Although men have known of atmospheric electricity and have speculated on its biological effects for hundreds of years, only recently have scientific technique and theory advanced to the point where one can perform really meaningful experiments. the study of air ions, positively and negatively charged molecular clusters of varying size, mobility and chemical composition, has comprised a large fraction of this research. Even so, well controlled studies of the environmental levels or of the actual effects of air ions seem relatively few and far between. Studies of the natural environment have indicated levels of small air ions of up to 104/cm3, with a ratio of about 1/1 between the positive and negative species except under special circumstances. Well-documented effects of experimentally produced ions (of usually one polarity) include the killing of bacteria, accelerated growth in plants and insects, and physiological and behavioral changes in animals and man. theorists have proposed both chemical and electrical mechanisms by which air ions have their effects, both of which require some sort of an amplification mechanism by which air ions can trigger a response proportionately far greater than the original stimulus. However, at the present time these proposed mechanisms have little experimental support, and future work will have to determine the actual pathways of air ion action.
Aerosol formation and subsequent particle growth in ambient air have been frequently observed at a boreal forest site (SMEAR II station) in Southern Finland. The EU funded project BIOFOR (Biogenic aerosol formation in the boreal forest) has focused on: (a) determination of formation mechanisms of aerosol particles in the boreal forest site; (b) verification of emissions of secondary organic aerosols from the boreal forest site; and (c) quantification of the amount of condensable vapours produced in photochemical reactions of biogenic volatile organic compounds (BVOC) leading to aerosol formation. The approach of the project was to combine the continuous measurements with a number of intensive field studies. These field studies were organised in three periods, two of which were during the most intense particle production season and one during a non-event season. Although the exact formation route for 3 nm particles remains unclear, the results can be summarised as follows: Nucleation was always connected to Arctic or Polar air advecting over the site, giving conditions for a stable nocturnal boundary layer followed by a rapid formation and growth of a turbulent convective mixed layer closely followed by formation of new particles. The nucleation seems to occur in the mixed layer or entrainment zone. However two more prerequisites seem to be necessary. A certain threshold of high enough sulphuric acid and ammonia concentrations is probably needed as the number of newly formed particles was correlated with the product of the sulphuric acid production and the ammonia concentrations. No such correlation was found with the oxidation products of terpenes. The condensation sink, i.e., effective particle area, is probably of importance as no nucleation was observed at high values of the condensation sink. From measurement of the hygroscopic properties of the nucleation particles it was found that inorganic compounds and hygroscopic organic compounds contributed both to the particle growth during daytime while at night time organic compounds dominated. Emissions rates for several gaseous compounds was determined. Using four independent ways to estimate the amount of the condensable vapour needed for observed growth of aerosol particles we get an estimate of 2–10×107 vapour molecules cm−3. The estimations for source rate give 7.5–11×104 cm−3 s−1. These results lead to the following conclusions: The most probable formation mechanism is ternary nucleation (water-sulphuric acid-ammonia). After nucleation, growth into observable sizes (∼3 nm) is required before new particles appear. The major part of this growth is probably due to condensation of organic vapours. However, there is lack of direct proof of this phenomenon because the composition of 1–5 nm size particles is extremely difficult to determine using the present state-of-art instrumentation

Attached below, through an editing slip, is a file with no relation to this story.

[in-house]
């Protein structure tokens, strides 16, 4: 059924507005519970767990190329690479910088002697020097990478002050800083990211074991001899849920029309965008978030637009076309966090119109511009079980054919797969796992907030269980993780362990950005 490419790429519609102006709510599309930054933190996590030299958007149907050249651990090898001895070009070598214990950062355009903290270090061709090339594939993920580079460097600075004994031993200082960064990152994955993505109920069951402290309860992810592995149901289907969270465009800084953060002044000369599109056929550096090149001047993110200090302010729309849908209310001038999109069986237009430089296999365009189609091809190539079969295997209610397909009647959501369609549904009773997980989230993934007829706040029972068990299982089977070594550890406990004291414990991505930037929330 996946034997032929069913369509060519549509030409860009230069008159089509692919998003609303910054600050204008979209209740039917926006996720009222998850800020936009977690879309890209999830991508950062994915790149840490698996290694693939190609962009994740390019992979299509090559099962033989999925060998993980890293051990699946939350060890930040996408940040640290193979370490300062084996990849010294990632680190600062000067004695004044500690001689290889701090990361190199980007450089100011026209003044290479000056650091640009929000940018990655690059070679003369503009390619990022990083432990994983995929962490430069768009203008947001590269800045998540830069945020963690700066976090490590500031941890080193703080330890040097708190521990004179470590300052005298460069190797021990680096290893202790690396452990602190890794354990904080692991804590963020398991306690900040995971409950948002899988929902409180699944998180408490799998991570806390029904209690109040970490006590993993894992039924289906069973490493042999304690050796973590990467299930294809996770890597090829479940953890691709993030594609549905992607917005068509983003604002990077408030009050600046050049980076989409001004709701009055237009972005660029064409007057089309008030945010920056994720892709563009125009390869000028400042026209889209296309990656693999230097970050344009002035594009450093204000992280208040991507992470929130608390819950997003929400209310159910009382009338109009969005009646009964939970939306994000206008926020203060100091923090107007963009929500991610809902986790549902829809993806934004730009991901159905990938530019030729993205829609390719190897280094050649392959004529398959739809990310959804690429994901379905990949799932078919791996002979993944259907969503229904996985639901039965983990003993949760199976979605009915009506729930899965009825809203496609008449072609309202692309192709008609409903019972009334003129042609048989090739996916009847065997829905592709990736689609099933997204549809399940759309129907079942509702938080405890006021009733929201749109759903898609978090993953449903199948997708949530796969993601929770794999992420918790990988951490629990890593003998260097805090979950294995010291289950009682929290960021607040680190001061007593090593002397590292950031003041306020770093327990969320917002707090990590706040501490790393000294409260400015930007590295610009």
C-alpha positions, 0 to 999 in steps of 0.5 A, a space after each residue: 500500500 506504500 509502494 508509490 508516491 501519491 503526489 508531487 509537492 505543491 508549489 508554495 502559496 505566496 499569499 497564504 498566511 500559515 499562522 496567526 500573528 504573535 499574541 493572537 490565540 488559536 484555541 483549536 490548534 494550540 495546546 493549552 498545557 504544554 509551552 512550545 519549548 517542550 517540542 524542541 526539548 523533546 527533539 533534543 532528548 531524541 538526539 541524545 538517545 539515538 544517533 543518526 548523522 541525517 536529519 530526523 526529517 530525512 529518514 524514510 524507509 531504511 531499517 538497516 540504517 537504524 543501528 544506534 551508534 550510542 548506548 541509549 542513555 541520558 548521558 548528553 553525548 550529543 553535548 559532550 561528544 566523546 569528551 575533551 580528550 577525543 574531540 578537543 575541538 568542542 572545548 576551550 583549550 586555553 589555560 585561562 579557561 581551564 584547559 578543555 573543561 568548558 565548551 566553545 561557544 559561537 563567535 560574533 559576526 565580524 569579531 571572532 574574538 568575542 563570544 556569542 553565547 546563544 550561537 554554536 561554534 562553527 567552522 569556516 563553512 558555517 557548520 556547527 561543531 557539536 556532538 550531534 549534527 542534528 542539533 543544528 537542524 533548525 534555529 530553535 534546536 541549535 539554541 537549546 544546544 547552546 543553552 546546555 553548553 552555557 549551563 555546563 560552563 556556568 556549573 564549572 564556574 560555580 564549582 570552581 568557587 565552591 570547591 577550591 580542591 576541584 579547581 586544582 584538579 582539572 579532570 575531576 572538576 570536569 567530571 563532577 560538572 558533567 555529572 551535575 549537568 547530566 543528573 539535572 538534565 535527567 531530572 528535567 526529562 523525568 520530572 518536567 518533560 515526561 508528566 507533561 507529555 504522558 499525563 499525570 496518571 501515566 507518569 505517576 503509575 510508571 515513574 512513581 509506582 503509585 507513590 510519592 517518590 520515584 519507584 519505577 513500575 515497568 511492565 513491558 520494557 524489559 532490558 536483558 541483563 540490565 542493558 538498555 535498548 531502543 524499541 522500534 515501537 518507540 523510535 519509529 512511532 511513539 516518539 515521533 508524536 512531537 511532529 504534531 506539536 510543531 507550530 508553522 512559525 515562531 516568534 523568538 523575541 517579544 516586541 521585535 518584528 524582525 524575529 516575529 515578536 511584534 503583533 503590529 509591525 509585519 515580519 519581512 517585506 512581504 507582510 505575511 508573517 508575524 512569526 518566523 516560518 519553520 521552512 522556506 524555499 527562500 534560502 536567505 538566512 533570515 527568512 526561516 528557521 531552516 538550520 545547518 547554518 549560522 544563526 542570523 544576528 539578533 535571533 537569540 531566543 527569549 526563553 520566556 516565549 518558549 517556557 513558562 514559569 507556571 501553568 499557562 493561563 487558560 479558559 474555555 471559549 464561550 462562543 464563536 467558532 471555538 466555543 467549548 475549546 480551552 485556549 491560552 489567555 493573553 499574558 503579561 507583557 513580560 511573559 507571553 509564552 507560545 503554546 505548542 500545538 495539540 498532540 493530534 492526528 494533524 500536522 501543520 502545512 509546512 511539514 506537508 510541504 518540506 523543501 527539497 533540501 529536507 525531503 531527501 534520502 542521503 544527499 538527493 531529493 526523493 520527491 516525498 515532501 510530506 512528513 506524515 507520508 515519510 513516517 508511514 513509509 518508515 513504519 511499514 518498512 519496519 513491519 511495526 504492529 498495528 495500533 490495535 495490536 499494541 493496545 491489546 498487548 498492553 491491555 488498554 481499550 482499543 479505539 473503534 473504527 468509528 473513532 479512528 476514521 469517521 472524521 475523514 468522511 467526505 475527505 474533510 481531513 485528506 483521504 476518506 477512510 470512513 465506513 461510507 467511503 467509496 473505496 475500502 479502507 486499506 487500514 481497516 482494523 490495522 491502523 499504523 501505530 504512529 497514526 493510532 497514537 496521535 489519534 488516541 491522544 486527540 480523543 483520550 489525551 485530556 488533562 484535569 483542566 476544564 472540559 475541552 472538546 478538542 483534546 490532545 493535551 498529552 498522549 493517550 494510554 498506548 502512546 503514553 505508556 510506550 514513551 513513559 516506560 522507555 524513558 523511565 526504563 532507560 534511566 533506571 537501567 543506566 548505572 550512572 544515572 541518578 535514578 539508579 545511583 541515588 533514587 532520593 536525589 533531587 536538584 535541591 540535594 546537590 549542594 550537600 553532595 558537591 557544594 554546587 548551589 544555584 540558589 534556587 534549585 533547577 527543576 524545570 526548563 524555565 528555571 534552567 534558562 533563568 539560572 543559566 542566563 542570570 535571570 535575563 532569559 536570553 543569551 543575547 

The purpose of this research was to determine changes in negative air ion (NAI) concentrations produced by plants grown under different light intensities. NAI concentrations were observed and analyzed in an outdoor green space with five plant species (Aloe arborescens, Clivia miniata, Chlorophytum comosum, Opuntia brunnescens, Crassula portulacea) and A. arborescens was then grown under controlled-light conditions in an enclosed space for the subsequent light intensity experiment. (1) Two peaks in NAI concentration were observed over the course of 24 h in the outdoor green space: one occurred between 9:00 and 10:00 AM; the other was at approximately 8:00 PM. (2) Among the five plant species, A. arborescens produced the highest levels of NAI and responded most effectively to light with an increase in NAI generation. Accordingly, it was chosen as the model plant for studies on the changes in NAI concentration under different light intensities. (3) In enclosed-space experiments, isolated from sunlight and under controlled-light conditions, the concentrations of NAI varied with changes in light intensities. (4) Using regression analysis, a logistic model was developed showing that changes in NAI concentrations as a function of illumination intensity followed an exponential relationship.